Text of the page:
(e) responsive means integral with the side surfaces responsive to a force from a generally horizontal portions of the inverted T-member for expanding the side surfaces outwardly; and
(f) inverted T-member engaging means associated with the first and second side surfaces for engaging the generally horizontal portion of the inverted T-member, wherein the inverted T-member engaging means has firs: and second sets of tines projecting inwardly from the first and second side surfaces respectively, each set of tines having an upper tine and a lower tine, wherein the upper and lower tines are each at acute angles from said side surfaces, to provide quick and sturdy engagement with the generally horizontal portion of the inverted T-member.
17. The clip of claim 16, wherein the first and second sets of tines are distanced from the stile engaging means so that the tines engage the horizontal portion of the inverted T-member above the upper face of the stile.
18. The clip of claim 17 further comprising a means for guiding the horizontal portion of the inverted T-member between the first and second side surfaces of the clip so that the horizontal portion of the inverted T-member can be more easily attached to the clip.
19. The clip of claim 18, wherein said first and second sets of tines each comprise two pairs of tines, wherein a first pair of tines extends from a first cut-out plane and a second pair of tines extends from a second cut-out plane, said first and second pairs of tines each located on said side surfaces at the same distances from said bottom surface and are spaced longitudinally apart from each other to allow adjacent abutting ends of different stiles to be supported by a single clip, wherein all of said tines extend from their respective cut-out planes at approximately forty-five degrees to provide easy and sturdy engagement of said tines with said horizontal portion of the inverted T-member.
20. The clip of claim 19 wherein said means for guiding the horizontal portion of the inverted T-member between the first and second side surfaces of the clip, comprises first and second flanges attached to and angled outwardly from said first and second side surfaces.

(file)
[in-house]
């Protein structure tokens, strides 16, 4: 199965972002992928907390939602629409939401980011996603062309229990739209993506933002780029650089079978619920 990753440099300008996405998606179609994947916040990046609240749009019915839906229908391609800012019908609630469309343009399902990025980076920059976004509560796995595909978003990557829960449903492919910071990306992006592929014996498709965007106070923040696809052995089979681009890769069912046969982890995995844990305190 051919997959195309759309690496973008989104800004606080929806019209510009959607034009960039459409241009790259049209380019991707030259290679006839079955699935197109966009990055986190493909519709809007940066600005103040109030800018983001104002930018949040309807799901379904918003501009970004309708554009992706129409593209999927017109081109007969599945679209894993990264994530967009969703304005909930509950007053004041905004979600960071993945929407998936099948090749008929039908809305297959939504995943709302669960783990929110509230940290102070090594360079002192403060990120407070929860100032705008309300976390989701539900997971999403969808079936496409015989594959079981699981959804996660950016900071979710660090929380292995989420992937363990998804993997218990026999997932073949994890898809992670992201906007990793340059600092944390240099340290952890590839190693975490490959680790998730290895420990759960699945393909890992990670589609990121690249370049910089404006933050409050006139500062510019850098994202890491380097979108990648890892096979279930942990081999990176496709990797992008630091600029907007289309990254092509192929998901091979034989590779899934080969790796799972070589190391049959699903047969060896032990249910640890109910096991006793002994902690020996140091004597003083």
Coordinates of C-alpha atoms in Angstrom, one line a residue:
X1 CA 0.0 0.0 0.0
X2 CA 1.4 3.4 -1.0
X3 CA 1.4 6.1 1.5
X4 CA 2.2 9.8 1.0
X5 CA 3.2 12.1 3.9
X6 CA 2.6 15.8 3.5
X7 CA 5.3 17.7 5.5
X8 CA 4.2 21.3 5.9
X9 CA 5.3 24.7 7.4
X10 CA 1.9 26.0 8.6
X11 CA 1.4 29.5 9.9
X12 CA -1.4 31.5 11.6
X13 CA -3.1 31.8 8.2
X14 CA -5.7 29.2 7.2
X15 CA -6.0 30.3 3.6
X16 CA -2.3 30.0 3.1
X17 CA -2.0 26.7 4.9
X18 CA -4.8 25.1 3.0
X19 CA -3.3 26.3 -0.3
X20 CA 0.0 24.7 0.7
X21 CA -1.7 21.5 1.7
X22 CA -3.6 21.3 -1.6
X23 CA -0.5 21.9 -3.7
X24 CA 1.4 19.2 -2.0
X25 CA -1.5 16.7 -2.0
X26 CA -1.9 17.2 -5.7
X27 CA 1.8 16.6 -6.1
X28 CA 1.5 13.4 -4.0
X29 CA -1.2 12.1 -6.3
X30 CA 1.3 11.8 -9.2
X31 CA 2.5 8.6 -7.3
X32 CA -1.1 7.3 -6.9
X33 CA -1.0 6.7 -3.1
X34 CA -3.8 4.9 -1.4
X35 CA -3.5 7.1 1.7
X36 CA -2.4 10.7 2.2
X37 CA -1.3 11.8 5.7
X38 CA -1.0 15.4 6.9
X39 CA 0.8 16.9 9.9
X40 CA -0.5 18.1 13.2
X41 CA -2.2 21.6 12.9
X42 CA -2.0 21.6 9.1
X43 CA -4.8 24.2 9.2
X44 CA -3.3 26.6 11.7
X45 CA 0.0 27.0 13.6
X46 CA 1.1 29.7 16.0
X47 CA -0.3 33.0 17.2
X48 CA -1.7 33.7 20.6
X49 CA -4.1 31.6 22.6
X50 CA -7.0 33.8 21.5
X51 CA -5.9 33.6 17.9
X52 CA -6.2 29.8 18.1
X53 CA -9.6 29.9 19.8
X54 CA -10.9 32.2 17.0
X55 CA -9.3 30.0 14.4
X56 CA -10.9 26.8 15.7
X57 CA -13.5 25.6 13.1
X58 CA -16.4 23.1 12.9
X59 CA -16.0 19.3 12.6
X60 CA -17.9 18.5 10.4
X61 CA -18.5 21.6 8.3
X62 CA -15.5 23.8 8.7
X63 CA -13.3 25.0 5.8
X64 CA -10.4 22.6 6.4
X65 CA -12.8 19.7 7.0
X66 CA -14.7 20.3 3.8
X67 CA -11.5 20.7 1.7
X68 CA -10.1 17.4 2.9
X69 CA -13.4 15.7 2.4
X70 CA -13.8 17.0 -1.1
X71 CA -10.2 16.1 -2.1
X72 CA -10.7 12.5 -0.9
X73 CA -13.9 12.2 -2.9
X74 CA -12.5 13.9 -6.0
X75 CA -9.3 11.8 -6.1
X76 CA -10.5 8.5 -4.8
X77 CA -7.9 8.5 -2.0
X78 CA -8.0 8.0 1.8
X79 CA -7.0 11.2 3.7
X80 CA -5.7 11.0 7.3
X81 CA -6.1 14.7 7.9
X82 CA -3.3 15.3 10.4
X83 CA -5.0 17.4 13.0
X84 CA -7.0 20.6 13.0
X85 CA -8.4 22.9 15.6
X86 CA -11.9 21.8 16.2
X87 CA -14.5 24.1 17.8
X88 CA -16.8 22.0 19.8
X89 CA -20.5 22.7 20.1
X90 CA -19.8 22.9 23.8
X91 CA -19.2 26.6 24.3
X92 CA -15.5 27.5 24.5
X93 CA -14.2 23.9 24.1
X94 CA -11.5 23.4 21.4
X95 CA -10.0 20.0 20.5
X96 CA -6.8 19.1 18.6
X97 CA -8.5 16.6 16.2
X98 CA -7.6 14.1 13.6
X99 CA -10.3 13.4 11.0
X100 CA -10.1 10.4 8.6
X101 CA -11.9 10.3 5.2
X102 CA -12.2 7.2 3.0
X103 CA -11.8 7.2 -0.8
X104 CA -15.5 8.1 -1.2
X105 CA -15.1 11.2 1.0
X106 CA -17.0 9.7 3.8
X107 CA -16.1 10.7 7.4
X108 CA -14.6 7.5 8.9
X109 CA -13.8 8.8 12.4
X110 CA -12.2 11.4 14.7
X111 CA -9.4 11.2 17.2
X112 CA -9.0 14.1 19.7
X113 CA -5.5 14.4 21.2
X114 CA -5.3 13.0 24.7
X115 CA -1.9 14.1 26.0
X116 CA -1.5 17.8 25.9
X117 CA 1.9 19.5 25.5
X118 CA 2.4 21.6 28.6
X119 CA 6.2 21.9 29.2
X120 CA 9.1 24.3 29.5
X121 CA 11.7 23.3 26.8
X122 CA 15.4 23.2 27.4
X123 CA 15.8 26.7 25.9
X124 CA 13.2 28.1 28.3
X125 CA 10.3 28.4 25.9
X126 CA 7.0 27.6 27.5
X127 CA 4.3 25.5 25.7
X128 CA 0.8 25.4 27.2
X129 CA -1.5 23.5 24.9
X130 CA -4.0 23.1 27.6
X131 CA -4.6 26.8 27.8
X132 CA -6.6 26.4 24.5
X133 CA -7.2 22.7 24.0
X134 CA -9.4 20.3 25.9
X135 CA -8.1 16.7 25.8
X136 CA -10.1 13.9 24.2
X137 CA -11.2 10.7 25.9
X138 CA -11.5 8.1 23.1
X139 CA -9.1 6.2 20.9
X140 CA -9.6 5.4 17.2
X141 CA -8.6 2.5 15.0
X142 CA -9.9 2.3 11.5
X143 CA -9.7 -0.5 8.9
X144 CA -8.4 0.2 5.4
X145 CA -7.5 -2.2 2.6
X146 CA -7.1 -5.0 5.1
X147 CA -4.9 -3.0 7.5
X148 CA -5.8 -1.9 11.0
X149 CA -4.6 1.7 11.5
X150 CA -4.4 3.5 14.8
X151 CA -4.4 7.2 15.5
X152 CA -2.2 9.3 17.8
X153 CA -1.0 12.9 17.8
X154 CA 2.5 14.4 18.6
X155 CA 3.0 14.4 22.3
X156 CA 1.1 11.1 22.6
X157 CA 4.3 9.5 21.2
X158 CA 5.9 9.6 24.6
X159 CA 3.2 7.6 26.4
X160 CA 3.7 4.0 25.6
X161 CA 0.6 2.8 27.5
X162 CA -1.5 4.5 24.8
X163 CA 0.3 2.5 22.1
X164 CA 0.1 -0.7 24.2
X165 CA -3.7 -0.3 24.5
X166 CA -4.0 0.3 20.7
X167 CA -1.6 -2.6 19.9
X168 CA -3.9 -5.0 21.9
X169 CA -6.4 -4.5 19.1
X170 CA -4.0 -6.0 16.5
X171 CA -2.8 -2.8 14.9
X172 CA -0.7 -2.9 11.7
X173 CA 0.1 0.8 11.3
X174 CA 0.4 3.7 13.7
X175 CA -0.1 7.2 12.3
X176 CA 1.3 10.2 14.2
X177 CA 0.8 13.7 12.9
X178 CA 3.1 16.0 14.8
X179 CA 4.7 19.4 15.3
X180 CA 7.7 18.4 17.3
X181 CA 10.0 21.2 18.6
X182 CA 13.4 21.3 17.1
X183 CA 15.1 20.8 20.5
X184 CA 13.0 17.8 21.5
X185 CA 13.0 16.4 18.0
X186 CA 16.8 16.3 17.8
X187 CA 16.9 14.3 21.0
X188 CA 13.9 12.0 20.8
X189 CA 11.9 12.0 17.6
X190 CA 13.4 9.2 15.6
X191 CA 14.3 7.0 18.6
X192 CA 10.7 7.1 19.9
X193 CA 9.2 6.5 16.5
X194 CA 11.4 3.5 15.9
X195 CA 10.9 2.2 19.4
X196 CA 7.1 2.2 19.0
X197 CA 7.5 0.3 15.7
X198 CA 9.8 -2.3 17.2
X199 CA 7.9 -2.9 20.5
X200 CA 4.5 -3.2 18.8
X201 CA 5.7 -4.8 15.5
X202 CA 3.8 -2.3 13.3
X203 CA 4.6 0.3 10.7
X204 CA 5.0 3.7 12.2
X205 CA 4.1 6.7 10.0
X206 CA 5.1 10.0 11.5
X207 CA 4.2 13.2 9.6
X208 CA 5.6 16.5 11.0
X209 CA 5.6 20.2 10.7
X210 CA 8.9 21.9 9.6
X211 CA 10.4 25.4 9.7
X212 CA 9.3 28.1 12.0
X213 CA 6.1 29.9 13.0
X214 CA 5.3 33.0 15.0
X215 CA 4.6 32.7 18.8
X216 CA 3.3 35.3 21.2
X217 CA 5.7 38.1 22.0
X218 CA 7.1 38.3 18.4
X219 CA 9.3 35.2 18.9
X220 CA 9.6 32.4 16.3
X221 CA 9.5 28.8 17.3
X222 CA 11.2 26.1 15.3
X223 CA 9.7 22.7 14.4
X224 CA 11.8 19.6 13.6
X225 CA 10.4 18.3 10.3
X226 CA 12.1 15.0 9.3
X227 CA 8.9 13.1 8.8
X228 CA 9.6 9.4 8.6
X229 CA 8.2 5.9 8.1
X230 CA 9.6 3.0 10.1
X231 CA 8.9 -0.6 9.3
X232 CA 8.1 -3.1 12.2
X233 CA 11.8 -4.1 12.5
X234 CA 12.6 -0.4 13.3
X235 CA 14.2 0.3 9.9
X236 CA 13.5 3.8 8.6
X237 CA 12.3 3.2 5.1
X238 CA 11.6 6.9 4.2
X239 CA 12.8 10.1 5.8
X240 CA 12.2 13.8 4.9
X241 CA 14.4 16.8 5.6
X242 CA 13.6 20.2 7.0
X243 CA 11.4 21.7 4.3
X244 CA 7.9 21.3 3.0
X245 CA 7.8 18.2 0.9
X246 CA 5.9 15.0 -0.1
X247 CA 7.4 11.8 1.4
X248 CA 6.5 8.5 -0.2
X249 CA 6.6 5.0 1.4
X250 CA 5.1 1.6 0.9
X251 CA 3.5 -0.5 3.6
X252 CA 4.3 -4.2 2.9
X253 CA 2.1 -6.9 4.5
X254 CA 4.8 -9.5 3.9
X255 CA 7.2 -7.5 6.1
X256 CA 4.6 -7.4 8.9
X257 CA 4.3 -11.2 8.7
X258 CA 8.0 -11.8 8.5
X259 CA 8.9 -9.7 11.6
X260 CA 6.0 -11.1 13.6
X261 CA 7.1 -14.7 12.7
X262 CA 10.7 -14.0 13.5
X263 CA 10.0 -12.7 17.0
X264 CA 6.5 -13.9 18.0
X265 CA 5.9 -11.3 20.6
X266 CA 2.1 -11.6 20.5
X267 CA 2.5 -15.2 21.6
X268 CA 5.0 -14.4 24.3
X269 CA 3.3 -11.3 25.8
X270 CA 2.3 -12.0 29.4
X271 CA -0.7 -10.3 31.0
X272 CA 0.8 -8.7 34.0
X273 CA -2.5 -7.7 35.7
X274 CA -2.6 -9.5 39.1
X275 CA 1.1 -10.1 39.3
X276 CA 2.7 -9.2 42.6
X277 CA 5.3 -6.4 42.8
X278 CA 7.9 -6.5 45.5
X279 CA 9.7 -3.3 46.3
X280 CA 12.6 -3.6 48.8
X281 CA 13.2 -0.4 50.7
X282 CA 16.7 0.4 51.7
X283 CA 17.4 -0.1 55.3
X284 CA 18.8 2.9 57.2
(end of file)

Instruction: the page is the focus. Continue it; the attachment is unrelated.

21. An ornamental ceiling system that attaches to a grid network of inverted T-members, the ornamental ceiling system comprising:
(a) a clip for attaching main and cross stiles to inverted T-members;
(b) main and cross stiles each having a groove located generally-centrally and longitudinally on an upper surface of each stile, the groove further comprising:
(1) means for engaging the clip,
(2) first and second sidewalls located above the clip engaging means, wherein the sidewalls are substantially planar and angle outwardly and upwardly towards the upper face of the stile to provide some play for the clip; and
(c) a plurality of panels placed within openings of the grid network.
22. A clip for attaching a stile to first and second laterally extending flange portions of an inverted T-member, which comprises:
(a) a bottom surface;
(b) a stile engaging means;
(c) first and second side surfaces extending from the bottom surface;
(d) resilient means integral with the side surfaces for allowing the side surfaces to expand outwardly and contract inwardly;
(e) responsive means integral with the side surfaces responsive to a force from the laterally extending flange portions of inverted T-member for expanding side surfaces outwardly; and